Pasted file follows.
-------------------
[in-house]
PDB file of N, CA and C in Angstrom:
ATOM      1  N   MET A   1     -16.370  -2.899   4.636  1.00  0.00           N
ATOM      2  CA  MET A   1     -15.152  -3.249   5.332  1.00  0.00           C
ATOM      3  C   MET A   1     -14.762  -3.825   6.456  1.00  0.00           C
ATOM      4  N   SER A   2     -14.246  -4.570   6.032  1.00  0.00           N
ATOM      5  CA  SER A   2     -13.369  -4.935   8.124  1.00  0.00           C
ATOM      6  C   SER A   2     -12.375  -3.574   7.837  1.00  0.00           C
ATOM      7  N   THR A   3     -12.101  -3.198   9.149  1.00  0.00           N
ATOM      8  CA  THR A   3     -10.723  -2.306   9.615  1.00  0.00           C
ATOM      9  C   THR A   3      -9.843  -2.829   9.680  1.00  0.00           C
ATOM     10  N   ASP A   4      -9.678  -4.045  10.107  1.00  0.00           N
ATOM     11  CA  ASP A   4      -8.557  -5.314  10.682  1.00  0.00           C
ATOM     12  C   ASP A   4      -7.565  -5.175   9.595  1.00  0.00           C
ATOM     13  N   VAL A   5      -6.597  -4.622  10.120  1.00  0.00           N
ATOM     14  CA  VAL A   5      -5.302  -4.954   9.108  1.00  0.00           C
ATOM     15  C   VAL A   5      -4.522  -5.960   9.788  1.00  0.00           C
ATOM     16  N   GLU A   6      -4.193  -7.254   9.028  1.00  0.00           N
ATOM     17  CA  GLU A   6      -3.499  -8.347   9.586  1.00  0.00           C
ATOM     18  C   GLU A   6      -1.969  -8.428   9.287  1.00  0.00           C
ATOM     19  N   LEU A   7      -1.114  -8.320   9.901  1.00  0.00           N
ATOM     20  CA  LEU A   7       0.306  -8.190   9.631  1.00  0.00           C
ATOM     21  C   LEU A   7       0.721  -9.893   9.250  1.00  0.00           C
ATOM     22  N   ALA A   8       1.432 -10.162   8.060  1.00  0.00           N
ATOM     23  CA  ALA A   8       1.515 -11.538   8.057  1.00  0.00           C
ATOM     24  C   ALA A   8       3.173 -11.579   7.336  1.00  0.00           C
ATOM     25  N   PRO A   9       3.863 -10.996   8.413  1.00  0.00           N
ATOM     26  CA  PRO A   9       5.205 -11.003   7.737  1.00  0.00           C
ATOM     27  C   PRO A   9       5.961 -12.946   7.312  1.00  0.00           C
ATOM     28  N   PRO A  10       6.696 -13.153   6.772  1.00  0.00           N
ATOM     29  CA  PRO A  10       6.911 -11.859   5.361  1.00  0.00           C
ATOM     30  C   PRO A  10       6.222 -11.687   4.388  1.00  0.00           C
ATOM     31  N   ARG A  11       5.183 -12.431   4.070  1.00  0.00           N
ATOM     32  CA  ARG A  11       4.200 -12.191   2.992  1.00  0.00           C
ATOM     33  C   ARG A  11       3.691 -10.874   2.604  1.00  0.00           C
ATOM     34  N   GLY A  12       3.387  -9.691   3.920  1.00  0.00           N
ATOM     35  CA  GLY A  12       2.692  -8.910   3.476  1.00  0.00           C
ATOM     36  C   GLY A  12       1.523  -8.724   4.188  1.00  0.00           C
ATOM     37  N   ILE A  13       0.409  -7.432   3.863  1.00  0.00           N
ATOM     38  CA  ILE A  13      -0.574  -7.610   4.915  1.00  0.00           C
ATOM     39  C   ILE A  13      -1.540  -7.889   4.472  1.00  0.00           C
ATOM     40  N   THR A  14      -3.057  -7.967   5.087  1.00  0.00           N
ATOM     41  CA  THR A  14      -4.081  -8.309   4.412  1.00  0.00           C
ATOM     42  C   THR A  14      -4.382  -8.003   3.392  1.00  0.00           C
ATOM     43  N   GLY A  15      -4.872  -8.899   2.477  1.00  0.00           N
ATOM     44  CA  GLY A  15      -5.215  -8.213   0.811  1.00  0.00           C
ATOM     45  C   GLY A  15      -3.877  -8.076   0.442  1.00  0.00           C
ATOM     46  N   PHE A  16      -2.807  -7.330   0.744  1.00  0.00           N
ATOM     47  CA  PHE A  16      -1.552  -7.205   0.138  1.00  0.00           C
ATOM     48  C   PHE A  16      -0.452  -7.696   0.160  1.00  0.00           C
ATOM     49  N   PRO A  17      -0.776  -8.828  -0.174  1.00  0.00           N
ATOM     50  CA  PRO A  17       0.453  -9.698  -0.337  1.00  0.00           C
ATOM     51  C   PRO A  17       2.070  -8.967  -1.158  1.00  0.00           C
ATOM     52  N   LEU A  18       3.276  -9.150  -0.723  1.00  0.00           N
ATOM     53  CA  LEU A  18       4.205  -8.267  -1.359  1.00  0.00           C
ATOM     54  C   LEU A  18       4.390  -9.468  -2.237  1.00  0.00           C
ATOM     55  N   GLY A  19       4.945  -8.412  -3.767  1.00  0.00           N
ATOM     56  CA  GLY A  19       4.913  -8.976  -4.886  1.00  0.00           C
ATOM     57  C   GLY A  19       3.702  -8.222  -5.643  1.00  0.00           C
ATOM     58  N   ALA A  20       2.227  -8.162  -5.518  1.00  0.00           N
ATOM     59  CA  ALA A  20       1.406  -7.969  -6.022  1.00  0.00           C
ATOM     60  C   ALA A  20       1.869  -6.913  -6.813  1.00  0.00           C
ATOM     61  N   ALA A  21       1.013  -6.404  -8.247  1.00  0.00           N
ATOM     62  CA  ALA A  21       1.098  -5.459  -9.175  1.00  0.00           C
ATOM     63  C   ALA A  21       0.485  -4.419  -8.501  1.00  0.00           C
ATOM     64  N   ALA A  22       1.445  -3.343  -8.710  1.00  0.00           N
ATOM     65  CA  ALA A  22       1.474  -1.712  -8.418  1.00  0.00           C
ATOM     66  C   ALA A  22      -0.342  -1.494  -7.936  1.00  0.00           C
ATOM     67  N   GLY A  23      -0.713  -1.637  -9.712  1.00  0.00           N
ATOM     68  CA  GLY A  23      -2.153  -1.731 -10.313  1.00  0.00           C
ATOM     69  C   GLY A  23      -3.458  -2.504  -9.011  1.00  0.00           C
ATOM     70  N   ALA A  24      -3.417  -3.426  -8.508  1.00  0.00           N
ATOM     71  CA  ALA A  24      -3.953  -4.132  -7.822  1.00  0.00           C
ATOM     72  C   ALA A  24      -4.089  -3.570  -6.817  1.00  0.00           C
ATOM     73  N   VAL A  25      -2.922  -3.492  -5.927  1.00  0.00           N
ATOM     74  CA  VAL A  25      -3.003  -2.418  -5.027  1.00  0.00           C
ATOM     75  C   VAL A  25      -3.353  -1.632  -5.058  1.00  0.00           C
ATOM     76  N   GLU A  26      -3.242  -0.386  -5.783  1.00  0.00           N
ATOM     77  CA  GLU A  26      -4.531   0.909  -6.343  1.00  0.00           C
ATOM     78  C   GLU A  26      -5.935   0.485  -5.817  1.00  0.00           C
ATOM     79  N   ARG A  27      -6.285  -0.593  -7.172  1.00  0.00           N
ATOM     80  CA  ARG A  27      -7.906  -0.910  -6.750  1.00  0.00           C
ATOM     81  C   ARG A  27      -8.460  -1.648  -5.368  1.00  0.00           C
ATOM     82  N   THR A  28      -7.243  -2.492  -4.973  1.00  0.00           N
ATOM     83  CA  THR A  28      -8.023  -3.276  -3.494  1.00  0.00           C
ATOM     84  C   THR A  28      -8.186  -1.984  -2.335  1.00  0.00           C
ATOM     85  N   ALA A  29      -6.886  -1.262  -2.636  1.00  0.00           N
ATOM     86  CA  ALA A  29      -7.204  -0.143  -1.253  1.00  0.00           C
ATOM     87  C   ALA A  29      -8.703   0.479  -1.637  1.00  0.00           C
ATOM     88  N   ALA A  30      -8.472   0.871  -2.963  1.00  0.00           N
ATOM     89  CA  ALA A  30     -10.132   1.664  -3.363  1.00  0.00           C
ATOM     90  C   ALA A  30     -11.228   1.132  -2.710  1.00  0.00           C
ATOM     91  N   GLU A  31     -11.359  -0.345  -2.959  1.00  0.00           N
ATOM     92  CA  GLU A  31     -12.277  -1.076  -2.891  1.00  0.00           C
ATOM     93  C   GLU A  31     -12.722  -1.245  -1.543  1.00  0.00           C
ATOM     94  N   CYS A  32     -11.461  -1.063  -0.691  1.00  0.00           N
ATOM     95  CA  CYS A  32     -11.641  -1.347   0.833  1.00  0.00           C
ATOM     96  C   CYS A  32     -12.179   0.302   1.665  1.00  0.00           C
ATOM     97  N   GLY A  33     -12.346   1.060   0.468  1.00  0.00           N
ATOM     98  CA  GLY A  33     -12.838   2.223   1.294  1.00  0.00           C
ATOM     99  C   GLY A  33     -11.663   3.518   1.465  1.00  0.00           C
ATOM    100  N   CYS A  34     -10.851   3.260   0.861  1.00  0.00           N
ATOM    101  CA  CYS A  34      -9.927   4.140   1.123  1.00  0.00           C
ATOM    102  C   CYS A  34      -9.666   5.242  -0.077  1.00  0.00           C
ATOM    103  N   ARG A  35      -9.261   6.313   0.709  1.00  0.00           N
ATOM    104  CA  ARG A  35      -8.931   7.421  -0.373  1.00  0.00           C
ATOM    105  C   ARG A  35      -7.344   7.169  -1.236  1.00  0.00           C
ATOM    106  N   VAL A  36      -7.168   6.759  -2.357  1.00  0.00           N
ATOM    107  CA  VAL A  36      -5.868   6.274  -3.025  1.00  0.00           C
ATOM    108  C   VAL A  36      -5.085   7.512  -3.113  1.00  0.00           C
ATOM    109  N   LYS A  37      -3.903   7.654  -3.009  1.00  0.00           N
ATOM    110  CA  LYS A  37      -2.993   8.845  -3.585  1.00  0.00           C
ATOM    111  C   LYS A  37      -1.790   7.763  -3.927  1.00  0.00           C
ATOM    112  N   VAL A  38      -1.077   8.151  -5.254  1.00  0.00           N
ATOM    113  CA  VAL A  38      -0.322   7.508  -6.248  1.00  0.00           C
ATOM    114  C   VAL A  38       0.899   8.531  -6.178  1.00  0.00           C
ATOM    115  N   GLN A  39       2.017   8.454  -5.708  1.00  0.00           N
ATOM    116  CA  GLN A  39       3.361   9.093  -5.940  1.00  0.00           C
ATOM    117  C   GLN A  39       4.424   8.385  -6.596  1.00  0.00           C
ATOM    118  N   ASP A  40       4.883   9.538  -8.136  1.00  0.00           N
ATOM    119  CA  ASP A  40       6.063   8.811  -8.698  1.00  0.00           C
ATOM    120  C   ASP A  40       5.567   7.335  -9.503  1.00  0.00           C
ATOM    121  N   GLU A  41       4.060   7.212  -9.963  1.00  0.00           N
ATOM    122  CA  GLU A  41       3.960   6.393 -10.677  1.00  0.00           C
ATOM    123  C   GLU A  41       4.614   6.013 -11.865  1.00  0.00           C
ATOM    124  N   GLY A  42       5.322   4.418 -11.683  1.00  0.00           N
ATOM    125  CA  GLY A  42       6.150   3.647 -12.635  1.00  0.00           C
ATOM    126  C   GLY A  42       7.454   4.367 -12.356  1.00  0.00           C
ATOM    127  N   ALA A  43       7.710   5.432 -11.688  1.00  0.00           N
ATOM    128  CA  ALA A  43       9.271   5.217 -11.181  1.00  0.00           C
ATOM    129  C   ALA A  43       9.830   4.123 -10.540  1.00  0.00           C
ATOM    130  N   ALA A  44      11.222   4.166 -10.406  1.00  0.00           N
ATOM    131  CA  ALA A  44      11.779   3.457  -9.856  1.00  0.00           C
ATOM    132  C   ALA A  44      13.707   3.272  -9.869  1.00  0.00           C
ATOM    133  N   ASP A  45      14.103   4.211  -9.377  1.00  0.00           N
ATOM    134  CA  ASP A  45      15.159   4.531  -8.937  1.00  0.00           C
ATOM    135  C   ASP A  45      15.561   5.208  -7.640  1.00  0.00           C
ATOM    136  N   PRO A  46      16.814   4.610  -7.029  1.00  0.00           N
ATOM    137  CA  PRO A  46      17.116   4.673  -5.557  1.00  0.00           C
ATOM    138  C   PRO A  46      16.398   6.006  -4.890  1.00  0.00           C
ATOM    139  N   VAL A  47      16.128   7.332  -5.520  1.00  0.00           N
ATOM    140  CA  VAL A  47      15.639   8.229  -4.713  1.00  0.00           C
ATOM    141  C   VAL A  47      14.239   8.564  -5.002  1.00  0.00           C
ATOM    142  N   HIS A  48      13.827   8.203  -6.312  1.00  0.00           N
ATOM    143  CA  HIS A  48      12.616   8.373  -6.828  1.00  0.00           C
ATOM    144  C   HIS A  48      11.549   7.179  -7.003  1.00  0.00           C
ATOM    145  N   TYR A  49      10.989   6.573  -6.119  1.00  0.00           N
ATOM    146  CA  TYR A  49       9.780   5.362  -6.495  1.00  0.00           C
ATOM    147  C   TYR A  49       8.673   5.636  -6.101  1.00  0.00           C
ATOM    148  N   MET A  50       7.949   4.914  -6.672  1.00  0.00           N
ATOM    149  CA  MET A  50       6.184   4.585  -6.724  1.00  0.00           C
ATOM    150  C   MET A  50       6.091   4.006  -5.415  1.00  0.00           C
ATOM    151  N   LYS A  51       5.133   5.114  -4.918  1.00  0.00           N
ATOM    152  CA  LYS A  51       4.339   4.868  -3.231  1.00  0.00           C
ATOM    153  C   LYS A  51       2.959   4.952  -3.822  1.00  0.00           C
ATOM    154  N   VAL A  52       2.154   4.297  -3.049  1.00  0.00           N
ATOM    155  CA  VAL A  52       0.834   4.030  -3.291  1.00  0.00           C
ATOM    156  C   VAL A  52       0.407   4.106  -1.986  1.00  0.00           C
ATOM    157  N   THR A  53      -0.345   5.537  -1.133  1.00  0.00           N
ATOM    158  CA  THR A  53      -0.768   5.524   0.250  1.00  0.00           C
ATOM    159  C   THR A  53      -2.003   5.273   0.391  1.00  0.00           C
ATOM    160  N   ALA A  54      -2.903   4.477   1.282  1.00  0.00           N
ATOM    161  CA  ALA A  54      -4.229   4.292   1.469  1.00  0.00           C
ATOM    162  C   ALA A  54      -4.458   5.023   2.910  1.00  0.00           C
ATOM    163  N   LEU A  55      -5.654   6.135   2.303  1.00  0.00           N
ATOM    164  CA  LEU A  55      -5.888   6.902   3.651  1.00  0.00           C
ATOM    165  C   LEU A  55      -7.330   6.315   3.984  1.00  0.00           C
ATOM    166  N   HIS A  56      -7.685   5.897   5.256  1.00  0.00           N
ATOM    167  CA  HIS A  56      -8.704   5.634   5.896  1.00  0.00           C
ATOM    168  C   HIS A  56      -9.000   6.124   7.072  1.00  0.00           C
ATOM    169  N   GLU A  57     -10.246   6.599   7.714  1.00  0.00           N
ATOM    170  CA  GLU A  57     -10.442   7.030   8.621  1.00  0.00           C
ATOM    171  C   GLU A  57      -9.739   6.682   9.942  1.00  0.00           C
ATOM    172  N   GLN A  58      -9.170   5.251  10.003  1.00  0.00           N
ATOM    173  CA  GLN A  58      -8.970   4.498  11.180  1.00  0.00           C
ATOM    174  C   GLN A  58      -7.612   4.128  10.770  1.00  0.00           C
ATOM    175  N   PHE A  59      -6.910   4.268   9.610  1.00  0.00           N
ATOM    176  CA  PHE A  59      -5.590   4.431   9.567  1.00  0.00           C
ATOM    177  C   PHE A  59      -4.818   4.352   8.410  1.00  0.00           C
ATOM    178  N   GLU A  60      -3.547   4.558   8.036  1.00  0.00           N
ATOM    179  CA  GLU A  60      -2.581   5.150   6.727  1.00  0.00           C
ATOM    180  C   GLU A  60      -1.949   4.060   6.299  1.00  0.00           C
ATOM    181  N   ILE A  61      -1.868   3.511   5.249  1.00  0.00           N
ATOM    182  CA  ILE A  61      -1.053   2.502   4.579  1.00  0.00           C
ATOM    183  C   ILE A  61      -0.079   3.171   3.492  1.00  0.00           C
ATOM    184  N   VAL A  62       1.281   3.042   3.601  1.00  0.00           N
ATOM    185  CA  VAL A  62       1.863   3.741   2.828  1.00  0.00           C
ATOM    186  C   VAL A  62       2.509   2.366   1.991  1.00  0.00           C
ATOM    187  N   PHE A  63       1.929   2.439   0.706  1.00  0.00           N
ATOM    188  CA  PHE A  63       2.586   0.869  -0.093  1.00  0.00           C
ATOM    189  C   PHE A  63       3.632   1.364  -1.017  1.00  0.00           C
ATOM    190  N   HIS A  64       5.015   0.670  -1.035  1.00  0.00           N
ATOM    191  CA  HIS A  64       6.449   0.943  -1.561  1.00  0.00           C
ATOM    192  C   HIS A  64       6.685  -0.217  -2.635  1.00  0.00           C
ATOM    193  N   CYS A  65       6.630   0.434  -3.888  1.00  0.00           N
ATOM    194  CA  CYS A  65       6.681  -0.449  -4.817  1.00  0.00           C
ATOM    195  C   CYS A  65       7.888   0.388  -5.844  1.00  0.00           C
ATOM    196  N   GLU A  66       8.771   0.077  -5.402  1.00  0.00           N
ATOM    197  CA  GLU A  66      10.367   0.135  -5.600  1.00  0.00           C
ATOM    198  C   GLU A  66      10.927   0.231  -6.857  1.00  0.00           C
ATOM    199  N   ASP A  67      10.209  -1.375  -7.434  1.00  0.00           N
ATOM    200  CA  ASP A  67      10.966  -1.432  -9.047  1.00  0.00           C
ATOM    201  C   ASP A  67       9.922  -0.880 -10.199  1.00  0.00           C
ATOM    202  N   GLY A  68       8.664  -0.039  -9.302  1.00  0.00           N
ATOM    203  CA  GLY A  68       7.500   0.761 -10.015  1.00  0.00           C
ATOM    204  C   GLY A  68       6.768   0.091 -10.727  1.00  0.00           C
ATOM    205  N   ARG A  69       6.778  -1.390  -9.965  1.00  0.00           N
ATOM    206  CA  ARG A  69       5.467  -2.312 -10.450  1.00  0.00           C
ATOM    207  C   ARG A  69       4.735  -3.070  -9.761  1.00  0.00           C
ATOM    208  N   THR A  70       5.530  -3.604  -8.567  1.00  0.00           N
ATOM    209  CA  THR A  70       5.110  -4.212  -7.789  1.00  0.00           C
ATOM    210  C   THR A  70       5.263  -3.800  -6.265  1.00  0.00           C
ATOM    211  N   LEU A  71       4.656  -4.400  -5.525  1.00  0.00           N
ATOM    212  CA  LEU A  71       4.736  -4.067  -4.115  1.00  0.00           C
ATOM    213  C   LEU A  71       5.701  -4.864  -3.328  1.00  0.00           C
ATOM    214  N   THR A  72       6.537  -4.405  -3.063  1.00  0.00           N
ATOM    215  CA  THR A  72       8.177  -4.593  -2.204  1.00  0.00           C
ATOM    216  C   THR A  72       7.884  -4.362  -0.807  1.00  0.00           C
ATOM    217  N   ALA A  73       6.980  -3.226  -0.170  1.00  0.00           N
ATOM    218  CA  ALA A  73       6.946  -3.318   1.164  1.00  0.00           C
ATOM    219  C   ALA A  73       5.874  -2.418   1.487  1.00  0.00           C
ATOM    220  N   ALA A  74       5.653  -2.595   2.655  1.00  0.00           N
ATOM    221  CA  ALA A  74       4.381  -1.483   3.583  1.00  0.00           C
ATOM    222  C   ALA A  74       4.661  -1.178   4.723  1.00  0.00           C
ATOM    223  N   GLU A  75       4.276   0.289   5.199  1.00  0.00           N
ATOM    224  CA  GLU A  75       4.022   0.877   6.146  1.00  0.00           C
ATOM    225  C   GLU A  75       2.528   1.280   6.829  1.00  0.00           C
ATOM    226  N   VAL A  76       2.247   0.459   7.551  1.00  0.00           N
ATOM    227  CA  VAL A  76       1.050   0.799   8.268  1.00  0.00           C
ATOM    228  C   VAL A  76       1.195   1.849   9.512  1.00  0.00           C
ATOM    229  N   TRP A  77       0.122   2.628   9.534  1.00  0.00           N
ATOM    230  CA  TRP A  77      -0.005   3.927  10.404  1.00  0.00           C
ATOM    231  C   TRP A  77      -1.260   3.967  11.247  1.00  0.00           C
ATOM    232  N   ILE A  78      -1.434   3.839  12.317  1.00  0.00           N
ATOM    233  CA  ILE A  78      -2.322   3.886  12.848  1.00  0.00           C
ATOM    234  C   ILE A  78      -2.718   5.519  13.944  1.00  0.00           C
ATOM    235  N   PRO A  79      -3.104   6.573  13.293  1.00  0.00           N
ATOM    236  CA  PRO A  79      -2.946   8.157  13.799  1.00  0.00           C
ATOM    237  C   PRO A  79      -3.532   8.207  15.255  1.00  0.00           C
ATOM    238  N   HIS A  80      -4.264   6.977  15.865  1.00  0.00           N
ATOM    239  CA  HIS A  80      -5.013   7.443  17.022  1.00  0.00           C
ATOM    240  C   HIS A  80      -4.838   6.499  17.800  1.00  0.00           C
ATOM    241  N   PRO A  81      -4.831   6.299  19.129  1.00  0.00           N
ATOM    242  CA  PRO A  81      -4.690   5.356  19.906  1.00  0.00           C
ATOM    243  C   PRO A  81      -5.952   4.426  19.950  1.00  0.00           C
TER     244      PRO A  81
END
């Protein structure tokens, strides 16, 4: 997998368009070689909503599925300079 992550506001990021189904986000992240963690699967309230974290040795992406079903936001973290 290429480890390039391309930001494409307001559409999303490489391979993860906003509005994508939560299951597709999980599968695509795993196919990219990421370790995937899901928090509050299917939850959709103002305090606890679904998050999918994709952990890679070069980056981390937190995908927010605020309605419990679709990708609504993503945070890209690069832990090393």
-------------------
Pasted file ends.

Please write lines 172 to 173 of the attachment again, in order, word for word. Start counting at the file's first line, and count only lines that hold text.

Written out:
ATOM    170  CA  GLU A  57     -10.442   7.030   8.621  1.00  0.00           C
ATOM    171  C   GLU A  57      -9.739   6.682   9.942  1.00  0.00           C